TAMPA — Appeals judges sounded skeptical Tuesday of claims that Hillsborough sheriff's detectives properly interrogated accused killer David Lee Onstott despite his repeated requests for an attorney.
A year has passed since Hillsborough Circuit Judge Ronald Ficarrotta gutted a key part of the state's first-degree murder case against Onstott by throwing out his confession to killing 13-year-old Sarah Lunde in April 2005.
Ficarrotta found that detectives ignored Onstott's clear and unequivocal requests for an attorney before the suspect made self-incriminating statements.
Tuesday, attorneys for the state and defense challenged aspects of the judge's ruling during oral arguments before the 2nd District Court of Appeal.
The appellate court's decision is critical for prosecutors, who have no physical or forensic evidence tying Onstott to the homicide.
Assistant Attorney General John M. Klawikofsky said Onstott, 39, twice signed waivers clearing the way for investigators to question him about Lunde's disappearance without an attorney present. But he didn't say anything incriminating.
Then, on April 14, 2005, Onstott said his attorney told him not to sign any more forms waiving his Miranda rights. Klawikofsky conceded that Onstott didn't want to put anything in writing but said the suspect had remained willing to talk with detectives.
"You can't force a lawyer on somebody," the attorney said.
The appeals judges didn't seem convinced.
"We know he wasn't talking about a form asking what he wanted for lunch the next day," 2nd DCA Chief Judge Stevan T. Northcutt said. "How is that not a clear invocation of a right to counsel?"
Onstott's attorney asked the appeals panel to go even further than the trial judge did.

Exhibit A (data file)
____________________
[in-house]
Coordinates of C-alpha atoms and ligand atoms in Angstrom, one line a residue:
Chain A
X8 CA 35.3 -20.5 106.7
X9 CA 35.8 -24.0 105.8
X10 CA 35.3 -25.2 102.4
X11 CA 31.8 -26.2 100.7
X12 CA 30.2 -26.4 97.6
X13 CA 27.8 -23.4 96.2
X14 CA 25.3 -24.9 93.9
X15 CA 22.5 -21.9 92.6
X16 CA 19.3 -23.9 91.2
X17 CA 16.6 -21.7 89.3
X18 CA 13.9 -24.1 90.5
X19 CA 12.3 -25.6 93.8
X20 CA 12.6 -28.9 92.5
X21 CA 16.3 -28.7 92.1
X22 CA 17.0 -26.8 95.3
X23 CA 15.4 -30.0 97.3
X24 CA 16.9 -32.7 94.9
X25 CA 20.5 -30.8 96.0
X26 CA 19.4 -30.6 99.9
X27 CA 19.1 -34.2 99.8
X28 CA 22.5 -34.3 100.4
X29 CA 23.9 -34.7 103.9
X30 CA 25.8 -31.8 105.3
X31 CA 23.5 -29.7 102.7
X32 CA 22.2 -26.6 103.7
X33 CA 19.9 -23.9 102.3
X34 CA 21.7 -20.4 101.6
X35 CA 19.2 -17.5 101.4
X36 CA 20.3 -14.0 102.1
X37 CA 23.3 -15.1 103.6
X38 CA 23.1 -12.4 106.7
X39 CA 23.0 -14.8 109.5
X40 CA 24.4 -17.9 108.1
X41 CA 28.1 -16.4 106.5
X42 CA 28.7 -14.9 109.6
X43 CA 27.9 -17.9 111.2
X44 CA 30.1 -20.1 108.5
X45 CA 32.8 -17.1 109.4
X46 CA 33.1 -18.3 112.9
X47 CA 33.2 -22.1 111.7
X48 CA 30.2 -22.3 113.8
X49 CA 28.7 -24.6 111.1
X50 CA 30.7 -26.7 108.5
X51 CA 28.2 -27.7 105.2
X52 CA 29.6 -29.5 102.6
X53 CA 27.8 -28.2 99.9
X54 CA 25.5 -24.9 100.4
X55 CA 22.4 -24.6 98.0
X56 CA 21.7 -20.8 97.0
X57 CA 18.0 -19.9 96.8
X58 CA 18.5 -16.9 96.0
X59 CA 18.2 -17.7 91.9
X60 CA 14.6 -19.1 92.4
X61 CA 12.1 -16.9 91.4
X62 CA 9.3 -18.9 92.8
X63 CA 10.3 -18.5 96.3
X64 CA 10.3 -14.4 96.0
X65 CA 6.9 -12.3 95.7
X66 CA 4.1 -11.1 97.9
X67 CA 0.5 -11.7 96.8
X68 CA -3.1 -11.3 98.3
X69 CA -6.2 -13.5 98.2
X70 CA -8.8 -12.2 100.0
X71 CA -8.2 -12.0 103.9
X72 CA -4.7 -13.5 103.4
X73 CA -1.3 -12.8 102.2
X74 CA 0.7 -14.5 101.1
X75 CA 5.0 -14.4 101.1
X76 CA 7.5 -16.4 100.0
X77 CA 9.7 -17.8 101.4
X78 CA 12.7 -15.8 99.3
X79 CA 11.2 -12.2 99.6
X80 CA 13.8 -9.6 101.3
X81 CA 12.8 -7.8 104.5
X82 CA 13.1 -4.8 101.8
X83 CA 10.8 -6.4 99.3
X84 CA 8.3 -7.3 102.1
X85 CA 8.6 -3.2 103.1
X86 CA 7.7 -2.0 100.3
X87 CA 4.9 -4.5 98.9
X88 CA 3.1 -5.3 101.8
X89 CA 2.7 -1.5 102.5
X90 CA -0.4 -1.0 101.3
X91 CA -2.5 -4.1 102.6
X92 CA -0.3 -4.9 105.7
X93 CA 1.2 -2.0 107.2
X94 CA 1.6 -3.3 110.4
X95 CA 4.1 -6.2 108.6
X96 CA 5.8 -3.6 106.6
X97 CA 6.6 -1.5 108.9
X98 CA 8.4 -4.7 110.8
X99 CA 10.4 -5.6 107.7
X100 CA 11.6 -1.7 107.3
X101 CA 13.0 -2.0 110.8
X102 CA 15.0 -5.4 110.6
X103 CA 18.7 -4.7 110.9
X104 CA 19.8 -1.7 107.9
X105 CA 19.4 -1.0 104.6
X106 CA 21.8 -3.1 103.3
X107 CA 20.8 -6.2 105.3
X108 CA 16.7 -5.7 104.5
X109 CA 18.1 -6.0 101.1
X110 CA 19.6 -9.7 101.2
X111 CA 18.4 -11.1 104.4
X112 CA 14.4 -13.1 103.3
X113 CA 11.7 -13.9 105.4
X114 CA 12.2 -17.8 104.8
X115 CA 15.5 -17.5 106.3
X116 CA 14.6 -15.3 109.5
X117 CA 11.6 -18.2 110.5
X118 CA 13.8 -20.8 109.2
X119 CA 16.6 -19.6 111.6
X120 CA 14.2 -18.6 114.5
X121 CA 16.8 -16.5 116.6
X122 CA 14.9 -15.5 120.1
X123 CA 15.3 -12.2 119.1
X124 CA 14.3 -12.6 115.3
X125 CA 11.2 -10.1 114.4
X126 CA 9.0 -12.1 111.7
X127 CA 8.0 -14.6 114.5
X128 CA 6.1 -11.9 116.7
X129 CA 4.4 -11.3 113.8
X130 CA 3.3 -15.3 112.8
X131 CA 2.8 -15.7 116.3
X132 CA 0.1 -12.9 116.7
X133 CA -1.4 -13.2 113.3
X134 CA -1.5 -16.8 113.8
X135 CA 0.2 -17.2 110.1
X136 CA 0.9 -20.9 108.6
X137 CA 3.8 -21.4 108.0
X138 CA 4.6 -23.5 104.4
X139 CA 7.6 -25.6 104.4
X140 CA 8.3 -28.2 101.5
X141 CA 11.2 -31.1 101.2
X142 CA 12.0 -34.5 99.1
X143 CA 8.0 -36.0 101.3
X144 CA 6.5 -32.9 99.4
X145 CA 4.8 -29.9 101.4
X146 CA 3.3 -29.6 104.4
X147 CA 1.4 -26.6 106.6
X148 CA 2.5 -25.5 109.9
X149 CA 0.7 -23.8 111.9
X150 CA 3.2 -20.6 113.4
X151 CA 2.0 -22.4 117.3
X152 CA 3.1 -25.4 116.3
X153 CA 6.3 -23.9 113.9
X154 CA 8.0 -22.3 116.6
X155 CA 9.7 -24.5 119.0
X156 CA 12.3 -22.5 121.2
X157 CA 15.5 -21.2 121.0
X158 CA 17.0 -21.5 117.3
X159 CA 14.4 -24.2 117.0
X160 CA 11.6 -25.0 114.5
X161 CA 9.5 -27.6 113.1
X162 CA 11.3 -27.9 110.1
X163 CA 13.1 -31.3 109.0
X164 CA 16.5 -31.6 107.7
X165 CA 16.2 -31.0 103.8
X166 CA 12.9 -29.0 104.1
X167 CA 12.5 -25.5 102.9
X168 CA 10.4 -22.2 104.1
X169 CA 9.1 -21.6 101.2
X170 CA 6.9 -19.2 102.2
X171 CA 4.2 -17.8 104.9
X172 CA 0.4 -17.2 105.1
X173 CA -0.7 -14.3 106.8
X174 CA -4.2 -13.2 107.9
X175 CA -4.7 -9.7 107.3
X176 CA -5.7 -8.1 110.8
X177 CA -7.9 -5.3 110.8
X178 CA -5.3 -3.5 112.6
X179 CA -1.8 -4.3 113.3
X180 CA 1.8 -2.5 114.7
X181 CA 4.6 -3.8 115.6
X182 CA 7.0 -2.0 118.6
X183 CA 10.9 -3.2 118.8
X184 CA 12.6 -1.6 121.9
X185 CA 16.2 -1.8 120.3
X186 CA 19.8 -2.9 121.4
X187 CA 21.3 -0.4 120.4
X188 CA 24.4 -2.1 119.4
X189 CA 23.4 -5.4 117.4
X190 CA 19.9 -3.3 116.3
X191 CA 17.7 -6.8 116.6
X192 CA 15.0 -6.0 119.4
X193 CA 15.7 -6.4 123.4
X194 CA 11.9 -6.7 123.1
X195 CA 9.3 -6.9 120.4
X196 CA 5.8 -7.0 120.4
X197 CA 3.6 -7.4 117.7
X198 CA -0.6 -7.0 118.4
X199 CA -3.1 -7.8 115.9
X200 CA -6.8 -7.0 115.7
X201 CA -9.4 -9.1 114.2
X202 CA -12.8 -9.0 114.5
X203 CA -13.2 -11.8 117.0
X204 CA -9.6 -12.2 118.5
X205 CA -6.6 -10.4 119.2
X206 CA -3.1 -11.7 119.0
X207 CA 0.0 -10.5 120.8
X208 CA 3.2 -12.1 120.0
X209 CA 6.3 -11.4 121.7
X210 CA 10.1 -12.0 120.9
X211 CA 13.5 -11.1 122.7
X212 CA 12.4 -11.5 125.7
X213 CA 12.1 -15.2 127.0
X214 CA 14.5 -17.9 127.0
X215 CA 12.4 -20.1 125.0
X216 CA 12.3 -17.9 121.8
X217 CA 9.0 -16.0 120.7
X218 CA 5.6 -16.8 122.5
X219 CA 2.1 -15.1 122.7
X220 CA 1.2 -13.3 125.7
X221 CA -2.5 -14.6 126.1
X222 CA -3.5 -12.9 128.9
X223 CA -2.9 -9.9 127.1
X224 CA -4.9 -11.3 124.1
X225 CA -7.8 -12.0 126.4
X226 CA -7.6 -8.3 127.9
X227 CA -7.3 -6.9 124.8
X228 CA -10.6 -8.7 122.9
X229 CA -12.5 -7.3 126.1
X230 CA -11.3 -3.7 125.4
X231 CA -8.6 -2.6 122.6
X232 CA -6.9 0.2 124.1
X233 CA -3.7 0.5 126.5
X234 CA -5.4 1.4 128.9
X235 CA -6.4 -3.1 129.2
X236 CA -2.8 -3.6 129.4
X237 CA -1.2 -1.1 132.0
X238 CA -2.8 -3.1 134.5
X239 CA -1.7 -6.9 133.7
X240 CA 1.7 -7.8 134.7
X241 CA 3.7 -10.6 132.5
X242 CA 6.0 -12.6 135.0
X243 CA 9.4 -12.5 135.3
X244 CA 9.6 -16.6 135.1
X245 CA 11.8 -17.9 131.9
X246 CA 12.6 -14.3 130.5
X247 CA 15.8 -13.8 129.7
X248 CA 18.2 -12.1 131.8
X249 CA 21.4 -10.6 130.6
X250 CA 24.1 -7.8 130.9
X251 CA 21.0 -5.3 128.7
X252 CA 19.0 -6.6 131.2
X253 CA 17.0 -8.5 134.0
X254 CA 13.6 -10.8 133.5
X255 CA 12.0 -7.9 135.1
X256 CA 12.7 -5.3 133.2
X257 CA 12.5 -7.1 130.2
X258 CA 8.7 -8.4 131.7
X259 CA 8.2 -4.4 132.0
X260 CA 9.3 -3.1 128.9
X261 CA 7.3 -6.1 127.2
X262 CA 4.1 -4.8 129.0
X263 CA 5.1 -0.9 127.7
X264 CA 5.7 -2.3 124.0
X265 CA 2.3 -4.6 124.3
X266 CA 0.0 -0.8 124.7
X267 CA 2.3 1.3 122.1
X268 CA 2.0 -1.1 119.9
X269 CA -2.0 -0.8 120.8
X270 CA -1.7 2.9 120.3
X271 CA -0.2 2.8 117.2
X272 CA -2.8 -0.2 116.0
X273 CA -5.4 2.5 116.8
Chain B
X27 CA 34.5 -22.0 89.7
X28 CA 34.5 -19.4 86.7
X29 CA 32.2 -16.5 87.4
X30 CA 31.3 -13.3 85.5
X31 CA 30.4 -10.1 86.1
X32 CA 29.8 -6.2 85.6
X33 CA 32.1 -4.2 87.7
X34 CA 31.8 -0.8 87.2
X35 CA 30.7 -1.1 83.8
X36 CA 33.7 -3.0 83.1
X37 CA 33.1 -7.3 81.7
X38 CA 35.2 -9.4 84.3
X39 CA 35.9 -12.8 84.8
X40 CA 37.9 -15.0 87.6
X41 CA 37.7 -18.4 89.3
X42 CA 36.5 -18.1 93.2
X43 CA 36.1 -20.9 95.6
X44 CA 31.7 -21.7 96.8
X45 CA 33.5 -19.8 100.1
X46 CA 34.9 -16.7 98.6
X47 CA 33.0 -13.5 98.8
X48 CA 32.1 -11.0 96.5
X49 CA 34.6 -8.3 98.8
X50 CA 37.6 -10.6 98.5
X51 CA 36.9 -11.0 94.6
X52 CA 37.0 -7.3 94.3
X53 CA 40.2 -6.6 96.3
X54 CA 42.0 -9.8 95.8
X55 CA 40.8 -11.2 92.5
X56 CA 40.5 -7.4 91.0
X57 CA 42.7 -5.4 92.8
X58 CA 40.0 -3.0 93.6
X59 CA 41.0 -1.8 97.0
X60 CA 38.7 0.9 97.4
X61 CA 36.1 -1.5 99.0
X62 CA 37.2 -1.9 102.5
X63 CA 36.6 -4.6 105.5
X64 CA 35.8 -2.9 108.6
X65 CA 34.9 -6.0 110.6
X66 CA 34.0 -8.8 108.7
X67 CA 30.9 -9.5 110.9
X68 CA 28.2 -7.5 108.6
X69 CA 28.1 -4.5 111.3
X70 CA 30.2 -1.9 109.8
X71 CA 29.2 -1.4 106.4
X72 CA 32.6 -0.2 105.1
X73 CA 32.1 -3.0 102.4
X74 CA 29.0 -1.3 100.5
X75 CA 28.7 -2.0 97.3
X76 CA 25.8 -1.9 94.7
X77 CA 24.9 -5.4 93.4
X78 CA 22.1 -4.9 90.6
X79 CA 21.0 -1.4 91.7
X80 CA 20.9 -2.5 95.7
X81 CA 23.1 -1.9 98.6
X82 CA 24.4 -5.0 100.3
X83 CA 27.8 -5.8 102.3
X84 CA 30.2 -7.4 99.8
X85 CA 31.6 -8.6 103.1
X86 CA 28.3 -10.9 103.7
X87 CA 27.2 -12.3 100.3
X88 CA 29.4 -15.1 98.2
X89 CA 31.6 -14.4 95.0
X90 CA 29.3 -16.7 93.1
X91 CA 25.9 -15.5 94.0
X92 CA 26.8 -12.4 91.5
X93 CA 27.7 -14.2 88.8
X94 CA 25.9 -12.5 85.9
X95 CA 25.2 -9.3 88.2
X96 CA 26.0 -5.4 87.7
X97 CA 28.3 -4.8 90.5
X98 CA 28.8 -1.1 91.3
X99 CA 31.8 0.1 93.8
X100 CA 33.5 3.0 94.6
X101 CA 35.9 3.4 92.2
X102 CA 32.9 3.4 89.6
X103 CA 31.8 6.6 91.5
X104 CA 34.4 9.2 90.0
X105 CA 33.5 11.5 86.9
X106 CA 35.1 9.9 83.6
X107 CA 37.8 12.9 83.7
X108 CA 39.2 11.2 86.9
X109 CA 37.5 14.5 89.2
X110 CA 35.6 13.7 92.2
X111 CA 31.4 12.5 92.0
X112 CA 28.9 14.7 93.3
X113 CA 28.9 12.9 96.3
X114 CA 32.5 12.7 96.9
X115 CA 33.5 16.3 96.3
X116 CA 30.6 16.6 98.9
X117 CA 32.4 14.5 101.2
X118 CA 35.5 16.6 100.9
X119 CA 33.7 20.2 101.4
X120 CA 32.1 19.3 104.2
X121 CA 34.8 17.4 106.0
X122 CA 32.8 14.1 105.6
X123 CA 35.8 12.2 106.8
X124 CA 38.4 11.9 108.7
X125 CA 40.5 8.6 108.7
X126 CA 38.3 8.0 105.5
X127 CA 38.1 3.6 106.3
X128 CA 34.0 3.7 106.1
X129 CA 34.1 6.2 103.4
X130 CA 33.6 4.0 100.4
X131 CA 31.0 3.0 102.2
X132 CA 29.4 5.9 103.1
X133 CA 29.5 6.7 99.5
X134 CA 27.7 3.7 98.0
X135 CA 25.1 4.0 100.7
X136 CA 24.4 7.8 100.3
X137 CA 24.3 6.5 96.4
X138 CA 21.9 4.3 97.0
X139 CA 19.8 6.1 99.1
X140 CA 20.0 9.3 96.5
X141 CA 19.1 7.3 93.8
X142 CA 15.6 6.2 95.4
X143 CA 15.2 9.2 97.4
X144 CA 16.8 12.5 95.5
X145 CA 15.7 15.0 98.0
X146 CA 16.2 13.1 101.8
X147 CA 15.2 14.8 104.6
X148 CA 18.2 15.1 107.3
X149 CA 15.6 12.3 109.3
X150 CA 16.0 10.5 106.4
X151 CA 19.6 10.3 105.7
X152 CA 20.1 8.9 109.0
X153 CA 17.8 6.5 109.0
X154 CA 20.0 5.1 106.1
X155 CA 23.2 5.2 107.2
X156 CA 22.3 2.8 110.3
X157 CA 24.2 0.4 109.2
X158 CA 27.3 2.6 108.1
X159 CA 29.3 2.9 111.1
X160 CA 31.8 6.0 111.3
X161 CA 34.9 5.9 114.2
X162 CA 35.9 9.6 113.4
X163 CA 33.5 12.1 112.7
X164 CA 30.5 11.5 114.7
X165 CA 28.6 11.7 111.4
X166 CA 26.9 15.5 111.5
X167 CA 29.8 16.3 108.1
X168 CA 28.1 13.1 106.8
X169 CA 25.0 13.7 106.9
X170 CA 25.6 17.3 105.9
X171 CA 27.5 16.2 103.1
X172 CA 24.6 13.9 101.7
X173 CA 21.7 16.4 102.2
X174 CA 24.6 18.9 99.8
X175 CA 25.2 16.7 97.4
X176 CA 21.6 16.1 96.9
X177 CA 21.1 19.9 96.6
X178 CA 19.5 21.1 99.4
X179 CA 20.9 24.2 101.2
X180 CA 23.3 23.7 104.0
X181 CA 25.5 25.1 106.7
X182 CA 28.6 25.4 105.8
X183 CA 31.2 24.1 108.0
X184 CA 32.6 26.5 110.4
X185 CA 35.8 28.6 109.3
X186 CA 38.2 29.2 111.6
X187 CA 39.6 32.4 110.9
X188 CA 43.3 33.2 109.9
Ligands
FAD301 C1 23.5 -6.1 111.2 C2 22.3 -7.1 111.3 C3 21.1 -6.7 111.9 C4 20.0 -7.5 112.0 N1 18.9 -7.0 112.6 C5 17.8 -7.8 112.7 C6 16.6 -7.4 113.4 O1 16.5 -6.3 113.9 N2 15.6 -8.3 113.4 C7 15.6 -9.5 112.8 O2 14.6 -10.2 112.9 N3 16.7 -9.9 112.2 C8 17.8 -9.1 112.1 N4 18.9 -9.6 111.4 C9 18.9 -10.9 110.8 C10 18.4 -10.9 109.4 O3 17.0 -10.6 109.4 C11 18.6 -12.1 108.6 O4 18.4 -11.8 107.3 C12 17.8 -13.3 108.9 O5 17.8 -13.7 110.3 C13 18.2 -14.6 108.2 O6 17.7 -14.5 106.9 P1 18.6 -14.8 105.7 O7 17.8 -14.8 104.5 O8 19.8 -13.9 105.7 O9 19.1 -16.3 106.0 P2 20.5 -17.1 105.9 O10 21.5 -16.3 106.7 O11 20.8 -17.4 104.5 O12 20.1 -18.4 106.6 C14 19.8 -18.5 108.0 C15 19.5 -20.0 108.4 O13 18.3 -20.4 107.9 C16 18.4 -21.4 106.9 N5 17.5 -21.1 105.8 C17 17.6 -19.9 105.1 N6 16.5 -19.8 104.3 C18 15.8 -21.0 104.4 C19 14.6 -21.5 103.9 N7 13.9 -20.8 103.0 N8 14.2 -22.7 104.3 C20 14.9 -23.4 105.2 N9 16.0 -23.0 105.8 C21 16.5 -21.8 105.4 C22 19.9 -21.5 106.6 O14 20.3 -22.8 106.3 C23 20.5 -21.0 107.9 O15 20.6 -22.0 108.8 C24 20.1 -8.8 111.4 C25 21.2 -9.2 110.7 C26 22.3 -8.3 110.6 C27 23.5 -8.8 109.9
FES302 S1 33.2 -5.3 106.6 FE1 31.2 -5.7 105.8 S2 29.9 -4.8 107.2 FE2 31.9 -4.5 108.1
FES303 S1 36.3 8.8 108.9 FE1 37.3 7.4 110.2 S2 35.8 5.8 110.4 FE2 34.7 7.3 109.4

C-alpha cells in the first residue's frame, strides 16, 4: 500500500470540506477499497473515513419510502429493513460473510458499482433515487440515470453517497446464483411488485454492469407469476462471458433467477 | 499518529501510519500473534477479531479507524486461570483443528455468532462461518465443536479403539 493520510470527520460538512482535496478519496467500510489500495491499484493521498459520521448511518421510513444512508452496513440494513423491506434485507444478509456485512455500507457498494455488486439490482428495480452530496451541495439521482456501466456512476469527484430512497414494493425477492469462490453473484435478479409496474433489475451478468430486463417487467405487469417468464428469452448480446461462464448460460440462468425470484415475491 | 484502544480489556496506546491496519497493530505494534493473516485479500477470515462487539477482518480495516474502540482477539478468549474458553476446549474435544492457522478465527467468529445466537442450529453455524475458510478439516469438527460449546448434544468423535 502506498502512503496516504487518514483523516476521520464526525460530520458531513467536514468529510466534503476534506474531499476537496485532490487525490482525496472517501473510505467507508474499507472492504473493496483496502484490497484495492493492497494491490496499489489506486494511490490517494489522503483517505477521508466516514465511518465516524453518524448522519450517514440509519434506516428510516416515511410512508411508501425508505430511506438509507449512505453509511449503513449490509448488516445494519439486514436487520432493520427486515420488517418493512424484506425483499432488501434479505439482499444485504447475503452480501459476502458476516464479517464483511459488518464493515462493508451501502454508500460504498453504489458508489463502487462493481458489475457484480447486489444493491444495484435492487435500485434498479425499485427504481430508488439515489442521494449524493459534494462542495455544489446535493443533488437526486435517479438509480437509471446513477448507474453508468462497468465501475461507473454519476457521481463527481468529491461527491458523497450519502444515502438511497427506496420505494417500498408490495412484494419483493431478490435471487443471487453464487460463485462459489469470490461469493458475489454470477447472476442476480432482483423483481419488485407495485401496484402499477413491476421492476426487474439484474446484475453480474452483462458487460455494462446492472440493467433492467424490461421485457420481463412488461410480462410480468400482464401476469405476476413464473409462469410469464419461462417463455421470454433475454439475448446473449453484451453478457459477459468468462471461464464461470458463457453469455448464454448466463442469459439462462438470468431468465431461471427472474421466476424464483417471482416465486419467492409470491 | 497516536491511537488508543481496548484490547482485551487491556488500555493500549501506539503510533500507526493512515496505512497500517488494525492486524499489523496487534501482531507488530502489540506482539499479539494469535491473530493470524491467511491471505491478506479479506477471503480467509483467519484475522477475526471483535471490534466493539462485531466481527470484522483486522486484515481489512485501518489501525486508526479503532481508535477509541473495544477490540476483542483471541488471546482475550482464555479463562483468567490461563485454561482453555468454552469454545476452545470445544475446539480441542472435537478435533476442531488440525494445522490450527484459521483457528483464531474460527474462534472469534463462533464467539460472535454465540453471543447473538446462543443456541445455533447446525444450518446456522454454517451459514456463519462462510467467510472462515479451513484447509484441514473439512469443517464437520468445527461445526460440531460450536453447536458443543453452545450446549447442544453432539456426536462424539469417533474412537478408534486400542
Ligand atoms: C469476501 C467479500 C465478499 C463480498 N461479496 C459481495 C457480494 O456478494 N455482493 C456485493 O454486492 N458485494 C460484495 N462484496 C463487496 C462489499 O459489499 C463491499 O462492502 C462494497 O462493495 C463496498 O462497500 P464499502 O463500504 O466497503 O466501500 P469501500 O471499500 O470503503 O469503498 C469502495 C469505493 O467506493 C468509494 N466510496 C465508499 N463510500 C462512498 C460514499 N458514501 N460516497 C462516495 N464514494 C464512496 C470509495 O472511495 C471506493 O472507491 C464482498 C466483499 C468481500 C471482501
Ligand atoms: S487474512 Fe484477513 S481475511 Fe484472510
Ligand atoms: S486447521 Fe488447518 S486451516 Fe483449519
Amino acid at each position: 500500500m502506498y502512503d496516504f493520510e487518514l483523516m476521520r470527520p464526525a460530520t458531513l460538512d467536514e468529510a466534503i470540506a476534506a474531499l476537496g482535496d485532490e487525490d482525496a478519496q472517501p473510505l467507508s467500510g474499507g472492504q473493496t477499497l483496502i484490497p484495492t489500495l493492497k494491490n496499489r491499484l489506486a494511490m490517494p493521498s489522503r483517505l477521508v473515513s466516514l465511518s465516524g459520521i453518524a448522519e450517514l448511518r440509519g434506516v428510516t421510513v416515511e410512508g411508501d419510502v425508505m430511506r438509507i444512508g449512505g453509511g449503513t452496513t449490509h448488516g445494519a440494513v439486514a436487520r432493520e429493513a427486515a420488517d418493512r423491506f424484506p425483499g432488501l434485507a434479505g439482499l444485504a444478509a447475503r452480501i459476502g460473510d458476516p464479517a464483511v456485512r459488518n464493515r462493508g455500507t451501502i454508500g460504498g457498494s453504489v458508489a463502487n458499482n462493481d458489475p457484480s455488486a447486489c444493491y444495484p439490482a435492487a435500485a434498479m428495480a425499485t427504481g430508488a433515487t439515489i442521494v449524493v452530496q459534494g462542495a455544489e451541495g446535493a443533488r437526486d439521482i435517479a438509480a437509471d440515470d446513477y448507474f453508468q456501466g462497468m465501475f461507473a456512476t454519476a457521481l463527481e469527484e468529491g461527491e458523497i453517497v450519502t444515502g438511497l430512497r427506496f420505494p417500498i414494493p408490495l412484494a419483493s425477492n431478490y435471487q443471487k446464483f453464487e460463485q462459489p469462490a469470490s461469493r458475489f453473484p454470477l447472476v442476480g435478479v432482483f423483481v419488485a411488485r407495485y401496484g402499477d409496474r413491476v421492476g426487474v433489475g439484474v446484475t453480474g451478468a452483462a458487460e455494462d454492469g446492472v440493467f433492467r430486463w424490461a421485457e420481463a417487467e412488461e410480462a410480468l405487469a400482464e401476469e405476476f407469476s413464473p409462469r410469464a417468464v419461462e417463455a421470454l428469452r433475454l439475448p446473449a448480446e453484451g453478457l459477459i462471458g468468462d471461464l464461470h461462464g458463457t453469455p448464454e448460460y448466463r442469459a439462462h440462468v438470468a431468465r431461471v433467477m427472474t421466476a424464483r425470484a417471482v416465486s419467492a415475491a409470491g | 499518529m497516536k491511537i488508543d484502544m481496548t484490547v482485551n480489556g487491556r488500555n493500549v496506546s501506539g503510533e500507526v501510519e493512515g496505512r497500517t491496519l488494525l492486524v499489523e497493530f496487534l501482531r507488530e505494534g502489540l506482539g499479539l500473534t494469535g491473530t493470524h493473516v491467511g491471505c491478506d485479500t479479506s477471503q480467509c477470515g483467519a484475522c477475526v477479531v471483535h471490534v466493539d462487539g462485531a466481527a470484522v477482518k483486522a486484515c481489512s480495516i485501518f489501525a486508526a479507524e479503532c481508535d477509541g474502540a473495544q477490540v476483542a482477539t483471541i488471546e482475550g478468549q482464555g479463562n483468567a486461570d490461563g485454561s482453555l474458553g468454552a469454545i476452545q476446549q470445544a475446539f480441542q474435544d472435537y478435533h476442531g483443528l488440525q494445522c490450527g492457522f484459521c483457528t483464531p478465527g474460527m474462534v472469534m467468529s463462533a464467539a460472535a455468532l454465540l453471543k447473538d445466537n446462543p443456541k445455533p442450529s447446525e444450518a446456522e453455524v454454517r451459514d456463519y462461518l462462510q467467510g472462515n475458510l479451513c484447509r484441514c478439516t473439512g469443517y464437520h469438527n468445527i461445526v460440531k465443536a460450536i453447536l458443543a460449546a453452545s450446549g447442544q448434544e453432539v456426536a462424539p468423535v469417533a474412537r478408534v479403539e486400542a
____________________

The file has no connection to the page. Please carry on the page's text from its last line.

Ficarrotta ruled that prosecutors could introduce statements Onstott made while in custody to his mother, a jail nurse and a detention deputy after authorities found Lunde's partly clothed body in an abandoned fish farm April 16, 2005.
But Assistant Public Defender John Skye argued that everything his client said after his failed requests for an attorney was tainted and should be thrown out before trial.
That includes Onstott telling a detective during a smoke break that he wanted to die. Ficarrotta said that statement should be admitted because it was made spontaneously after the interrogation was over.
It was the same detective who had just spent hours interrogating Onstott.
"The suggestion that that is somehow spontaneous makes a mockery of Miranda," Skye said.
Though the appeals judges — Northcutt, Charles A. Davis Jr. and Walt Logan — asked the most pointed questions of the assistant attorney general, their true feelings won't be known until they issue a ruling. That could take weeks or months.
Lunde's mother, Kelly May, attended Tuesday's proceedings. As the third anniversary of her daughter's death approaches, she didn't indicate any impatience with the criminal justice system.
"I've got time," she said.
Colleen Jenkins can be reached at email@example.com or (813) 226-3337.